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Study recommends better EPA labels on cost of traditional vs. hybrid, electric cars

Date:
February 18, 2015
Source:
University of Kansas
Summary:
Small to mid-sized car consumers would be more likely to choose a hybrid or plug-in electric vehicle over a gasoline vehicle if they know the total cost of ownership instead of simply looking at five-year fuel cost comparison, researchers conclude.
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Likely consumers of cars were more likely to consider hybrid or electric vehicles when shown a label like this that detailed a comparison the total cost of ownership, instead of the current EPA labels that only outline fuel costs.
Credit: Transportation Research Part A Article

Redesigned Environmental Protection Agency fuel economy labels on cars for sale are likely ineffective in pointing out total savings of hybrid and electric plug-in cars over gasoline vehicles, according to new research involving two University of Kansas professors in the School of Public Affairs & Administration.

The researchers found that consumers for small to mid-sized cars would be more likely to choose a hybrid or plug-in electric vehicle if they know the total cost of ownership instead of simply looking at five-year fuel cost comparison.

"The information of total cost of ownership is not yet included on the EPA fuel economy labels but seems to trigger consumer interest in conventional hybrid and plug-in vehicles based on our analysis," said KU SPAA assistant professors Bradley Lane and Rachel Krause, as part of the new study. "We find that when total cost of ownership information is disclosed to respondents interested in small- to midsized cars, the likelihood of ranking a conventional hybrid, plug-in hybrid and battery electric vehicle more favorably increases and is statistically significant."

The findings were published in the journal Transportation Research Part A, and the study originated at the School of Public and Environmental Affairs at Indiana University and Indiana University-Purdue University, Indianapolis. Co-authors included IUPUI professors Jerome Dumortier and Saba Siddiki. The research team conducted a 2013 online survey of 3,200 respondents in 32 U.S. cities who were planning to buy a new car within two years.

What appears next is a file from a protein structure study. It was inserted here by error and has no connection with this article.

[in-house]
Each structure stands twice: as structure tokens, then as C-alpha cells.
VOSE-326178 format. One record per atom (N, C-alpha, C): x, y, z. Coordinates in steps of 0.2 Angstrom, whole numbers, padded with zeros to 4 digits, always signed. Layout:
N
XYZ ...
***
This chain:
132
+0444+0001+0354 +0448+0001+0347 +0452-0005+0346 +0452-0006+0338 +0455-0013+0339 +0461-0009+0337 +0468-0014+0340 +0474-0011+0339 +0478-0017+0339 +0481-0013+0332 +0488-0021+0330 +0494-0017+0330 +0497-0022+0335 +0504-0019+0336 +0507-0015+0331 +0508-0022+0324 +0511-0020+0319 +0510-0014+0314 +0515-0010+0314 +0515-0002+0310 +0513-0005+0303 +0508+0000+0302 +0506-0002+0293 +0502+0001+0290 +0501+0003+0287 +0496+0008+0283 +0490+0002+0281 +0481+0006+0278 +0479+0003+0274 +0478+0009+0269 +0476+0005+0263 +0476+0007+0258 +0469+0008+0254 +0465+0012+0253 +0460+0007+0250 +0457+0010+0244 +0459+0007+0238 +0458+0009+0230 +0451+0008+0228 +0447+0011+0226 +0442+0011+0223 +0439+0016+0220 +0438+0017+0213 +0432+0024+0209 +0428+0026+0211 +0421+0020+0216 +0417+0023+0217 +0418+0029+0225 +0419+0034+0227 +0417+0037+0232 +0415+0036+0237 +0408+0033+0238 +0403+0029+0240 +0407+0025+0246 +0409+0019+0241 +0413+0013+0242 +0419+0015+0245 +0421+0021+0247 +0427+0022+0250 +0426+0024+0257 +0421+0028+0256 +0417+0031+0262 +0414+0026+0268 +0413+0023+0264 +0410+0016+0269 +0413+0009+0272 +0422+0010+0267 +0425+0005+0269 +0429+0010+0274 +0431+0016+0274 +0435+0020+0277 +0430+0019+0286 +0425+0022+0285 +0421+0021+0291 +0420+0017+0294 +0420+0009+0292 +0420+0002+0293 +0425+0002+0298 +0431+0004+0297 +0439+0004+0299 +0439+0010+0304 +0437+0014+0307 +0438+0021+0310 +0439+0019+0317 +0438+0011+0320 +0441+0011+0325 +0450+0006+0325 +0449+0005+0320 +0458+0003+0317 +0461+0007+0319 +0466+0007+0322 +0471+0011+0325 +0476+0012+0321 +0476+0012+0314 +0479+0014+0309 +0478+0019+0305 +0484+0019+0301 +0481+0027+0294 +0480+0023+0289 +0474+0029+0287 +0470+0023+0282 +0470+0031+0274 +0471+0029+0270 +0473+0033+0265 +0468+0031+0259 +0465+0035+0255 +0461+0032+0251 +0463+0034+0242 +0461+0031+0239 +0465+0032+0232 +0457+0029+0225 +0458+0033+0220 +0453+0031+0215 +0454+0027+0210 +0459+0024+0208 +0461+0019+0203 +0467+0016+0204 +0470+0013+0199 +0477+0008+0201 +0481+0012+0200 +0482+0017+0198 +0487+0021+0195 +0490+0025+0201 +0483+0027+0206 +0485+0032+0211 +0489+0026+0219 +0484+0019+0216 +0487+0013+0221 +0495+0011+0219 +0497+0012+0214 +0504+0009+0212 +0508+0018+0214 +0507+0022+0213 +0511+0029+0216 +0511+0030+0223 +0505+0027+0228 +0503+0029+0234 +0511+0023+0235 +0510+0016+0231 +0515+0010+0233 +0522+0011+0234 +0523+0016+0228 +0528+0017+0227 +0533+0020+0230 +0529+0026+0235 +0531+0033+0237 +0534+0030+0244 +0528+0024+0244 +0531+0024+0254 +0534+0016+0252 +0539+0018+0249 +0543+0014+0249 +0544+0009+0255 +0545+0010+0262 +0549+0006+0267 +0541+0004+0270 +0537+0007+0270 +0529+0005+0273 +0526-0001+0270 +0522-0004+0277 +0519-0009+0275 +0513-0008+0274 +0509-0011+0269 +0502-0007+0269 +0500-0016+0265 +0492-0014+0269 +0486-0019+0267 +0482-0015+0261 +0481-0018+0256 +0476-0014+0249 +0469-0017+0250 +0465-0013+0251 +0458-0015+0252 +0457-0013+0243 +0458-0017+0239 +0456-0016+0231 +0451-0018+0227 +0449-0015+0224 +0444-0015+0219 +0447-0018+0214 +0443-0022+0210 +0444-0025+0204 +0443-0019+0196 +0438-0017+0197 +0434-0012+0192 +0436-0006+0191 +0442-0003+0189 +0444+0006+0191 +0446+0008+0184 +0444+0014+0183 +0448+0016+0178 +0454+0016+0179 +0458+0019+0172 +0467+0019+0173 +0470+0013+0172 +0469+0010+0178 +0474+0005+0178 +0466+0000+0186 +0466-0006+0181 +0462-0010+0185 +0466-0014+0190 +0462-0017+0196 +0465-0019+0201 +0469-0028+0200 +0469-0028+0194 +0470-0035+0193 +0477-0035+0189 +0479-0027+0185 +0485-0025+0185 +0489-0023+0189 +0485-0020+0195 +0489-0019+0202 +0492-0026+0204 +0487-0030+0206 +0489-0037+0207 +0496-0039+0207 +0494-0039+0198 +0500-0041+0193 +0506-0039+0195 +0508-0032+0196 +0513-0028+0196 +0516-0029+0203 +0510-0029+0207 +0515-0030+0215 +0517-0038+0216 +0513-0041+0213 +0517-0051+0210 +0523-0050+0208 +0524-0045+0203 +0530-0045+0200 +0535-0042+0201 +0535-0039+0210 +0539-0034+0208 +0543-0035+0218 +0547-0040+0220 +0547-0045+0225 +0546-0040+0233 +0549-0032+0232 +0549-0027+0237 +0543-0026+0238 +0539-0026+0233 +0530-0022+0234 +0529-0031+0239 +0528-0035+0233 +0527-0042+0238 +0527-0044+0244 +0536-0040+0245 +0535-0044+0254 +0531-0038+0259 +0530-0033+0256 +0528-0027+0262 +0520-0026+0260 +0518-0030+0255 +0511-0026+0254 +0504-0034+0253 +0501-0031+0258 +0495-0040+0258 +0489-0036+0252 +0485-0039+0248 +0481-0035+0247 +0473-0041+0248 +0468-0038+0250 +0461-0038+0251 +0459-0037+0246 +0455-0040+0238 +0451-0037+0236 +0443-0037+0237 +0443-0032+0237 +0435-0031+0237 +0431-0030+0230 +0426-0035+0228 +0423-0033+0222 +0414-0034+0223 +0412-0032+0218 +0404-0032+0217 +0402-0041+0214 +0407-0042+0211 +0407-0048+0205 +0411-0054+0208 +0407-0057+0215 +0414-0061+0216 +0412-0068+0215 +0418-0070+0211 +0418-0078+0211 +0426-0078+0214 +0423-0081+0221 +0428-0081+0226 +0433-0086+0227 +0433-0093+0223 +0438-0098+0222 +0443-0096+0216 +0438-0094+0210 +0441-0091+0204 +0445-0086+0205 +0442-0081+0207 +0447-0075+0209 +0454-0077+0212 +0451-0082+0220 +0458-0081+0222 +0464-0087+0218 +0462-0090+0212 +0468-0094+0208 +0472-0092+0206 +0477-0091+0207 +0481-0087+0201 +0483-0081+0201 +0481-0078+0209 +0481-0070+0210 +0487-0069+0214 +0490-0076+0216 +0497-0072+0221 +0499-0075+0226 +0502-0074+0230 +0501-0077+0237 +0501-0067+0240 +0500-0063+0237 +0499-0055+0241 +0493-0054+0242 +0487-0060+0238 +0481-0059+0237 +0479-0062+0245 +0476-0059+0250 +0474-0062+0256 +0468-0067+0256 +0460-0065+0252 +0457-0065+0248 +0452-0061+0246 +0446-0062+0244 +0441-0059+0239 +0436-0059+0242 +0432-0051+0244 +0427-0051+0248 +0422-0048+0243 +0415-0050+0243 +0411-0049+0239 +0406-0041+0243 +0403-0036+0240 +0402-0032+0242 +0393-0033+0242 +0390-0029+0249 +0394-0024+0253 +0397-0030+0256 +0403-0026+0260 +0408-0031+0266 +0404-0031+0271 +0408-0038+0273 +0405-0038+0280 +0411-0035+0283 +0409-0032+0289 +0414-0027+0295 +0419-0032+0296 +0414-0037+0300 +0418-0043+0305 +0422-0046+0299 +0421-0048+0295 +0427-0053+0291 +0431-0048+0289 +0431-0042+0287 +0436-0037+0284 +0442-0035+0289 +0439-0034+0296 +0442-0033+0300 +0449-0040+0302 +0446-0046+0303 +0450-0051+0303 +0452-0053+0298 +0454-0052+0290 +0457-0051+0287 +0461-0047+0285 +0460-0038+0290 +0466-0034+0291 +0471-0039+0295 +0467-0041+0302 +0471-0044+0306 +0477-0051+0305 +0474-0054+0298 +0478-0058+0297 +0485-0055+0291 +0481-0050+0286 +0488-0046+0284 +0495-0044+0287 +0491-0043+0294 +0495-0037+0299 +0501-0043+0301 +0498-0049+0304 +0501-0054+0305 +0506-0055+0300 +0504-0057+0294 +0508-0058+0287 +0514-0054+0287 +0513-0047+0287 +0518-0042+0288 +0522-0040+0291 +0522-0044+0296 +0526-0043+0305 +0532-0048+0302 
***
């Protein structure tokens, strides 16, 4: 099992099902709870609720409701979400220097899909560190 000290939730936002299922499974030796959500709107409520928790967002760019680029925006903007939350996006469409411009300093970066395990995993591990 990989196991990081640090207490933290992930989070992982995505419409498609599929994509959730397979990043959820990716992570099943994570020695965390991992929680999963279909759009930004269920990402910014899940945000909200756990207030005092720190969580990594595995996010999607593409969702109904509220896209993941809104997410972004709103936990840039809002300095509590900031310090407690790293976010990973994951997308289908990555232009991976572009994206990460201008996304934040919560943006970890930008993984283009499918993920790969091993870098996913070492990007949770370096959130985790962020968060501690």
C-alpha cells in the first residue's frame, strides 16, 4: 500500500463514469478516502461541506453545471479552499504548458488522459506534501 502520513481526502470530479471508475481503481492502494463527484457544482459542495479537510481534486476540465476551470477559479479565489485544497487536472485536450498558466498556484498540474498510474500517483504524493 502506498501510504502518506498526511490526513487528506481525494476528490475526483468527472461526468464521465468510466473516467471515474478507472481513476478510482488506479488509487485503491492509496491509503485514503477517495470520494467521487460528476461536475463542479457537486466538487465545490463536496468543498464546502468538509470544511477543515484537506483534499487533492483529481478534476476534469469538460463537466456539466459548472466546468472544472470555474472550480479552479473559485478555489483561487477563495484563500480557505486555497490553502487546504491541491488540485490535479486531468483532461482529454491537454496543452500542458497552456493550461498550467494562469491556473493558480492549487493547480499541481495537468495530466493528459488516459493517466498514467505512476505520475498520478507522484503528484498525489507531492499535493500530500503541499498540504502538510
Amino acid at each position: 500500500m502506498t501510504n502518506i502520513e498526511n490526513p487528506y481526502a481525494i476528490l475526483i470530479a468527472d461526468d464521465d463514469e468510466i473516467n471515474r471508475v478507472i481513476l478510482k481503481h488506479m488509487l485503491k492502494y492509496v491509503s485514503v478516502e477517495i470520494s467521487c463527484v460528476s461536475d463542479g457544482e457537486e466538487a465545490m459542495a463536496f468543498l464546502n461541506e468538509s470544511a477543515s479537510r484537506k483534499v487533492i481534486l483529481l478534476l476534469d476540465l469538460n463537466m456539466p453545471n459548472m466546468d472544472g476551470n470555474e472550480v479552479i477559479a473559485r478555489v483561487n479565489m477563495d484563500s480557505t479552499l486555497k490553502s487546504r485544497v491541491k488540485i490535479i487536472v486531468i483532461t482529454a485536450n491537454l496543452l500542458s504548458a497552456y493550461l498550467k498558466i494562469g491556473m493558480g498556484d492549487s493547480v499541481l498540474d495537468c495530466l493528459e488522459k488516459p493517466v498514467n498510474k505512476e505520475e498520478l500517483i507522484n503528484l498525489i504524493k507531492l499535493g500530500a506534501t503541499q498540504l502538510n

Lane and Krause said the findings were crucial for research on energy-saving technologies in the United States because of the EPA's investment in redesign of the labels and because studies in Europe had found that detailing fuel cost was enough to steer consumers to hybrid and electric vehicles. However, they said in Europe because fuel prices in Europe are roughly double the U.S. average, consumers there are likely more sensitive to information about savings in fuel expenditures.

Also, U.S. hybrid and plug-in vehicle sales have slumped in recent years as they typically have a higher initial price than conventional gasoline vehicles.

The new survey found that when the labels added total cost information such as financing, depreciation, registration, maintenance and insurance costs, consumers in the market for small to midsize cars were more likely to choose a plug-in hybrid and battery electric vehicle.